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Helen Whittaker and Brian Eugenio Herrera

Whittaker R Image

Helen Whittaker
Created using Brian Eugenio Herrera’s story (below) as inspiration

November 23, 1942
By Brian Eugenio Herrera

The blackness of the baby’s hair was as charred grass, laying in unruly clumps against the knobby curve of his still soft skull. The woman basted the newborn’s body in butter, her knowing fingers kneading the fat into the rubbery crevices of his tininess. Then she swaddled him, wrapping him tightly in a slightly dampened dishtowel, before resting the entirety of the baby bundle – itself no not much larger than a good size sweet potato – inside the blue box. The box had, until moments before, protected the woman’s nicest shoes from the dusty dry chill of the tiny house. A wood cookstove had been burning all day, cooking that day’s pot of beans as well as an unending series of kettles, tubs and pans of boiling water. The bread chamber above the range maintained the day’s residual heat, not so hot as to burn with a single touch but enough to blister skin left thoughtlessly to rest. The baby’s glistening skin appeared almost purple next to the bright, light blue of the cardboard shoebox. The woman delicately placed the box and its most precious contents on a flat porcelain plate. She then put the plate, the box and the newborn boy into the oven’s breadchamber. The woman’s sparkling black eyes glistened. She already knew this child.  Her first grandchild.  She had felt his soul deep in her heart for months. Yet now she wondered if she would ever feel his gaze reach hers.

It was time to pray.

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Whittaker Herrera I

Helen Whittaker
Inspiration piece provided to Brian Eugenio Herrera

Waiting to Meet Miss Kay
By Brian Eugenio Herrera

“You just stand right there, Jules.  I’ll see if Miss Kay’s ready to receive visitors.”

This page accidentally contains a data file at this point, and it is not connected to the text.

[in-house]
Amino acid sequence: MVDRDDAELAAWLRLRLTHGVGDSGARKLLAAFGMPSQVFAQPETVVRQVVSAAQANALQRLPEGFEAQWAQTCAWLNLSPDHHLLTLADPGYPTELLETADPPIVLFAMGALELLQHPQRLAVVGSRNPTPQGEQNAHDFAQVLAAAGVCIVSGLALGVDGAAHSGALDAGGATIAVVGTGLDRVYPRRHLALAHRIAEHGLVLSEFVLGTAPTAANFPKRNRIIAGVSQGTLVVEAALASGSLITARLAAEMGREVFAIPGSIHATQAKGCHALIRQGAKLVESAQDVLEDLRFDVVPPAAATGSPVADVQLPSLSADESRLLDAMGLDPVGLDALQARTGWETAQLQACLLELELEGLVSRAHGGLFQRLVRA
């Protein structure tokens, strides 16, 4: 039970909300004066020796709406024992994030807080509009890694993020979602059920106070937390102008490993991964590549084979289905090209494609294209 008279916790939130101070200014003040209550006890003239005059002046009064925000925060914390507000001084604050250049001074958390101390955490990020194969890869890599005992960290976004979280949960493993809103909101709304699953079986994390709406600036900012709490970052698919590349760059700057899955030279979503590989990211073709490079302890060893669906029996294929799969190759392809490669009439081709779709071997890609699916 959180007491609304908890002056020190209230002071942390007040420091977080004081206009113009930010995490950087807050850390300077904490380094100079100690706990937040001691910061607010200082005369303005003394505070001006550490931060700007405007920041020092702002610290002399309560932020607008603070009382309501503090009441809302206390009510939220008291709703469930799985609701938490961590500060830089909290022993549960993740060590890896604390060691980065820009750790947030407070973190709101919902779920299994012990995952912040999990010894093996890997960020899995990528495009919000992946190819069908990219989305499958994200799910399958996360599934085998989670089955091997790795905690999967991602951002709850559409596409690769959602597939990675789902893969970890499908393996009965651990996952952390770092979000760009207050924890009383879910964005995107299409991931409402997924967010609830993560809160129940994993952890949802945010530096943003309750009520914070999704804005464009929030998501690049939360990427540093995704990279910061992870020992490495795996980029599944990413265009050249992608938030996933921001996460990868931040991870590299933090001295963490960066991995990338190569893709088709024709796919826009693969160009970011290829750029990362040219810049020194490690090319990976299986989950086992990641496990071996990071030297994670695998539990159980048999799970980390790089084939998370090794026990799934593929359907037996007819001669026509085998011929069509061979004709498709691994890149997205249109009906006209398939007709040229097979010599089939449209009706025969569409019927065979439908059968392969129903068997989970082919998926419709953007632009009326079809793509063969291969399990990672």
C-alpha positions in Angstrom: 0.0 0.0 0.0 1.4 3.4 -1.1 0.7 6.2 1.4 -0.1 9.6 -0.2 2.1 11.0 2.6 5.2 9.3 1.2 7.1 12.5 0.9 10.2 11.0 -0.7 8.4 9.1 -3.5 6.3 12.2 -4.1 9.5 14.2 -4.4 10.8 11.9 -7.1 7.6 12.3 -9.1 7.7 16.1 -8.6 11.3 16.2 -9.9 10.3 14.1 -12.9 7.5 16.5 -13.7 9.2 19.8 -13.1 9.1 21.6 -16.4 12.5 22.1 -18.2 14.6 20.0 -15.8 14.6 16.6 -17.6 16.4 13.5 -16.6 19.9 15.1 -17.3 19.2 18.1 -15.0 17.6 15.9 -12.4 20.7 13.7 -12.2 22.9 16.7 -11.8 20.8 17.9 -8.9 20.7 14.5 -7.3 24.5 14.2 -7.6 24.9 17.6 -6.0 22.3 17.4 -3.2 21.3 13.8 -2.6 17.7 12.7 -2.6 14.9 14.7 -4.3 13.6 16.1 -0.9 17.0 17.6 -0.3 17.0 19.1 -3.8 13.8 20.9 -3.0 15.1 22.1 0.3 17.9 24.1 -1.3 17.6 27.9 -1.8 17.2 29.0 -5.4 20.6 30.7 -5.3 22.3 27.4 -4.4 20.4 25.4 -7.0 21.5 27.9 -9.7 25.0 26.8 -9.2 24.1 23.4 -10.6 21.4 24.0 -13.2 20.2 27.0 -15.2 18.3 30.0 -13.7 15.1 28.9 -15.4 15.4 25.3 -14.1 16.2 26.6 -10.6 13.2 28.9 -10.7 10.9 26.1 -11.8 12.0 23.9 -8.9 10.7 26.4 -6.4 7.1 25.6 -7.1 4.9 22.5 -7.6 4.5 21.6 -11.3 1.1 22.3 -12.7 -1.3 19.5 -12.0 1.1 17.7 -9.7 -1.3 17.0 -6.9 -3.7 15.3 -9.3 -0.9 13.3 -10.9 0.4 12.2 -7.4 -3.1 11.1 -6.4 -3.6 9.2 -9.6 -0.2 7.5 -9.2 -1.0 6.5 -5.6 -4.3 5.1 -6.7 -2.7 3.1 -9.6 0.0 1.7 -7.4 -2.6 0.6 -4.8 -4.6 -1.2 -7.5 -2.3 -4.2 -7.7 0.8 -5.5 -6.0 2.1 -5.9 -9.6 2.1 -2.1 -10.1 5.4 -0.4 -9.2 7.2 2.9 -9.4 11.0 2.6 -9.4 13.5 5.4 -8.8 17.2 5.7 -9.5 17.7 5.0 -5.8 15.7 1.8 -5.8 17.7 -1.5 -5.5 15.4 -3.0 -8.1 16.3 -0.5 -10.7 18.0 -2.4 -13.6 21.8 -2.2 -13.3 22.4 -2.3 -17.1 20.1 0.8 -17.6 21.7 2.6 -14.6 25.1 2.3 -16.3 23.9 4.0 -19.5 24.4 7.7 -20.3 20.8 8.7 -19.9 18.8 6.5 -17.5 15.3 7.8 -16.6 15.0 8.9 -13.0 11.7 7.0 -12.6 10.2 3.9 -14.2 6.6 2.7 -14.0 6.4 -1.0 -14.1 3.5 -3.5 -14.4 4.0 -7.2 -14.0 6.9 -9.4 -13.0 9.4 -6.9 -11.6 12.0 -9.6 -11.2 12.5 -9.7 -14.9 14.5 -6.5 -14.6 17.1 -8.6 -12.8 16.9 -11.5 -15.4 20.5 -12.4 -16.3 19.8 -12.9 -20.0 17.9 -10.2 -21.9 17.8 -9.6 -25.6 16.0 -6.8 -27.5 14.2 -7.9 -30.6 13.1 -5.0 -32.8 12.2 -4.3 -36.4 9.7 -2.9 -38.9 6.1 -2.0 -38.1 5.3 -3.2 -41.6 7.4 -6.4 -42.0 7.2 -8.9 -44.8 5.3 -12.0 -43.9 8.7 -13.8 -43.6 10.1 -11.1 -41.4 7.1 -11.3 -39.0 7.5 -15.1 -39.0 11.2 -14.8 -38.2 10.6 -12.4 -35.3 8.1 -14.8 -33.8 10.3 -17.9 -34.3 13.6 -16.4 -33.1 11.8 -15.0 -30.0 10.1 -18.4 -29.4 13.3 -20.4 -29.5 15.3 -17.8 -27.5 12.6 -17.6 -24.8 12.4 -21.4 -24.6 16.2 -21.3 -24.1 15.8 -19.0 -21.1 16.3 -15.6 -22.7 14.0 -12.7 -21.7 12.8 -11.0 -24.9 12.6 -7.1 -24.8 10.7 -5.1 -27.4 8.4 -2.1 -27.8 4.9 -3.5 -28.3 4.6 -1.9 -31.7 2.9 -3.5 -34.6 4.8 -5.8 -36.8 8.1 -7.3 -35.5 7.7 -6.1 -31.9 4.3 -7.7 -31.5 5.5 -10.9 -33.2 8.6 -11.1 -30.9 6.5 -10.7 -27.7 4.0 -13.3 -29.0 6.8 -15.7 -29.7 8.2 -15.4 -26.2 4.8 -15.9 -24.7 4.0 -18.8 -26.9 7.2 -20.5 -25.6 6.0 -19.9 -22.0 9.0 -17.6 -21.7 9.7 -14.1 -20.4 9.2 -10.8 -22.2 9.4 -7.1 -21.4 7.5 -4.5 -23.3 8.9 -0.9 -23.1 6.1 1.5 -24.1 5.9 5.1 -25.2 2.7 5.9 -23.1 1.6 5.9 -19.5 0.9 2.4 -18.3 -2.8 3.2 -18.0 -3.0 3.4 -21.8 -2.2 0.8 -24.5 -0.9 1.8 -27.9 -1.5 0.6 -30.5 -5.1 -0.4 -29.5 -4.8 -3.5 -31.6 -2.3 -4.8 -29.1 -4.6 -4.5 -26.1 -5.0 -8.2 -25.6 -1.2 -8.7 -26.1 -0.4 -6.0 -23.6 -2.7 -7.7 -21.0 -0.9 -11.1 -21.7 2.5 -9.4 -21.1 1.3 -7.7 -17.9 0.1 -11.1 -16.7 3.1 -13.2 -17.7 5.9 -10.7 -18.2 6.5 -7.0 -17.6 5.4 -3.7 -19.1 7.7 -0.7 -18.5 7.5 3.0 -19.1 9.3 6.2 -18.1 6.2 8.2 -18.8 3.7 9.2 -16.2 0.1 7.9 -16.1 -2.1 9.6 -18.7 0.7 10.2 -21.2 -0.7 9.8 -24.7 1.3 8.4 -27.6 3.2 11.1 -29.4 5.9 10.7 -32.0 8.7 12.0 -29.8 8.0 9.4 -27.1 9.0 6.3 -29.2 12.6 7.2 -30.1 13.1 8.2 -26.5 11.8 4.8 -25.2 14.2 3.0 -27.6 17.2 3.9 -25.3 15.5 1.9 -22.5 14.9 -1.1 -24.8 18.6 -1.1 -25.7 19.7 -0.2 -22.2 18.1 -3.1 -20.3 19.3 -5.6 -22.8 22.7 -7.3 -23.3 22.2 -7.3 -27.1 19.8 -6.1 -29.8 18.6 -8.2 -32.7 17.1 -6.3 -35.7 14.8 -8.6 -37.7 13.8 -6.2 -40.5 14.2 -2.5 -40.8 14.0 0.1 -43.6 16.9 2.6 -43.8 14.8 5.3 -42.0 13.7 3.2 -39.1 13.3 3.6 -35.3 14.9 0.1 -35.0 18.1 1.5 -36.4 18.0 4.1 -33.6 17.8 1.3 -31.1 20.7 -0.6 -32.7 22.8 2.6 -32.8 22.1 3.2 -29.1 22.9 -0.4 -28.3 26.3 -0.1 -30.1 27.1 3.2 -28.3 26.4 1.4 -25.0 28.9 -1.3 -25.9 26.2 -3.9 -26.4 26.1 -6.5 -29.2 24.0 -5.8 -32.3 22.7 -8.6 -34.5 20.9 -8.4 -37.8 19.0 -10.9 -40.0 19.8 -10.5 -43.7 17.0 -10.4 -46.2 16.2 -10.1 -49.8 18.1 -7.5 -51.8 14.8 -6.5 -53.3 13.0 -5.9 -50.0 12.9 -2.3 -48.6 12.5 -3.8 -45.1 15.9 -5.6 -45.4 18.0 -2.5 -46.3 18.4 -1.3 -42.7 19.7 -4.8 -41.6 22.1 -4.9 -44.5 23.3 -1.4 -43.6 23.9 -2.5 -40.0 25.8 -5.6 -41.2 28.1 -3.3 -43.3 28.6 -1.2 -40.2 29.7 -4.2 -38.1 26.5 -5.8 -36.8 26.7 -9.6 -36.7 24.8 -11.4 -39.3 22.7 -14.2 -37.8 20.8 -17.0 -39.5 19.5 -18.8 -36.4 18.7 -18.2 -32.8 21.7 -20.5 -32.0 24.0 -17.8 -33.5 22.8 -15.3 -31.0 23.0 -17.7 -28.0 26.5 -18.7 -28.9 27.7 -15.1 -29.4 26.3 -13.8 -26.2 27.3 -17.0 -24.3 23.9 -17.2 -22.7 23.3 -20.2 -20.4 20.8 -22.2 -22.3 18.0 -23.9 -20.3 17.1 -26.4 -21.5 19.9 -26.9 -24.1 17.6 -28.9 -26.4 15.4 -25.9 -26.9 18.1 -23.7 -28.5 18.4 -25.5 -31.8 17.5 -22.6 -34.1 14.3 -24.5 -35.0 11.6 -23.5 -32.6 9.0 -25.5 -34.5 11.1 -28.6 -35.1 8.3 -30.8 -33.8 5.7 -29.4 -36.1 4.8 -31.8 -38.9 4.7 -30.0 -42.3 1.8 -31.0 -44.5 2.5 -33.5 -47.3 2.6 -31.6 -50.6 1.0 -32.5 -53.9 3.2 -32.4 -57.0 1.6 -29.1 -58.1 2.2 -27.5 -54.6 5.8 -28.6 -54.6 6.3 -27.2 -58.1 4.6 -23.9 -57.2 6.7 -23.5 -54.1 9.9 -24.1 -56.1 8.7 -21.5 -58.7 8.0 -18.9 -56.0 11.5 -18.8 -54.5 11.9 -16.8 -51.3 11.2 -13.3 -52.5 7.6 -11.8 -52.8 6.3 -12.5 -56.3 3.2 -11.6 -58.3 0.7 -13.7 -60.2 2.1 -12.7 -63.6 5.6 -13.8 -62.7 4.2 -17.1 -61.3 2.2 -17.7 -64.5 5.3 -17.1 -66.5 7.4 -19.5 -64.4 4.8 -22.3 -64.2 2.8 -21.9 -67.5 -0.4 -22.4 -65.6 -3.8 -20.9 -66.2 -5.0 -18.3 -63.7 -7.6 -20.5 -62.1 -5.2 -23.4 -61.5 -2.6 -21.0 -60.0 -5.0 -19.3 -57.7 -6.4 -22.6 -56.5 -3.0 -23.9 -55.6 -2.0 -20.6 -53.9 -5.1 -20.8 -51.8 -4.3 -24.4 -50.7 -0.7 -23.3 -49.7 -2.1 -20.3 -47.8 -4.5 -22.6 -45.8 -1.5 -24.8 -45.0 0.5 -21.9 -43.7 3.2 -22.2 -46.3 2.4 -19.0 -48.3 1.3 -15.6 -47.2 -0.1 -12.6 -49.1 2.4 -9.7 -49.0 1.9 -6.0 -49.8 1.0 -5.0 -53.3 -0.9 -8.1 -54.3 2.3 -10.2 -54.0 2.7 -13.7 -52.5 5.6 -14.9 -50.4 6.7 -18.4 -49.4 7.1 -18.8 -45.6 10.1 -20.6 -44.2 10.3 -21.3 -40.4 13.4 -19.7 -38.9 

“Miss Kay?”

“My mother.”

Lurleen handed me the biggest of her canvas shopping bags, still sopping from the rain.

“Hold this.  But don’t put it down.  The floor in here’s so dirty.”

A large metal door slammed behind Lurleen as she entered into what I presumed was the main house, leaving me – standing as instructed – in what appeared to be a converted garage.

Along the wall next to the door stood four coffin-like freezers – one standing, three reclining – each padlocked shut.  Behind me, toward the street where I had left my poor car, a cinderblock wall closed what had probably once been the garage door.   On it hung at least two dozen power tools.  I could guess the use of only about half, saws and drills mostly.  Each appliance rested on meticulously placed hooks that reached out six inches or so from the brick.  From where I was standing, maybe eight paces away, the tools looked to be hovering – an exotic flock of weird metal birds, with bright rubber limbs and shiny sharp beaks, waiting.  And floating high above my head, well beyond my reach was astonishing accumulation of colorful sticks, each with delicate metal rings along their varied lengths, some as long as twelve or thirteen feet, others as short as three or four.  Fishing rods, I figured, scores of them creating an uneven lattice along the garage’s low ceiling.